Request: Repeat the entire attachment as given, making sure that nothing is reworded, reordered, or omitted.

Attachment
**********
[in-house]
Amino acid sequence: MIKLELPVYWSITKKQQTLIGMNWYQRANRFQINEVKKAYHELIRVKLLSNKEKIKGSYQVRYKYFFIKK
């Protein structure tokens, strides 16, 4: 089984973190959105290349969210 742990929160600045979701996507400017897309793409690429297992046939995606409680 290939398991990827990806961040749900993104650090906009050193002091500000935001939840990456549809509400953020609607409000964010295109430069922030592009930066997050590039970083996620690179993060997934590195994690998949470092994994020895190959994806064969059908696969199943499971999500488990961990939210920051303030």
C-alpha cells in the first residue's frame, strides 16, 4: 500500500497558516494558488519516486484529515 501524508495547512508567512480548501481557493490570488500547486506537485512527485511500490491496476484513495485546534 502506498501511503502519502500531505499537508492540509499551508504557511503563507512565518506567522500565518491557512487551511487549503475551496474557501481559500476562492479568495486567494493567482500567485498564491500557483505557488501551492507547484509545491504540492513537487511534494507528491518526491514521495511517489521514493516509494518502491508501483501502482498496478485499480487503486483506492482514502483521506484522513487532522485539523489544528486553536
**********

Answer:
[in-house]
Amino acid sequence: MIKLELPVYWSITKKQQTLIGMNWYQRANRFQINEVKKAYHELIRVKLLSNKEKIKGSYQVRYKYFFIKK
């Protein structure tokens, strides 16, 4: 089984973190959105290349969210 742990929160600045979701996507400017897309793409690429297992046939995606409680 290939398991990827990806961040749900993104650090906009050193002091500000935001939840990456549809509400953020609607409000964010295109430069922030592009930066997050590039970083996620690179993060997934590195994690998949470092994994020895190959994806064969059908696969199943499971999500488990961990939210920051303030």
C-alpha cells in the first residue's frame, strides 16, 4: 500500500497558516494558488519516486484529515 501524508495547512508567512480548501481557493490570488500547486506537485512527485511500490491496476484513495485546534 502506498501511503502519502500531505499537508492540509499551508504557511503563507512565518506567522500565518491557512487551511487549503475551496474557501481559500476562492479568495486567494493567482500567485498564491500557483505557488501551492507547484509545491504540492513537487511534494507528491518526491514521495511517489521514493516509494518502491508501483501502482498496478485499480487503486483506492482514502483521506484522513487532522485539523489544528486553536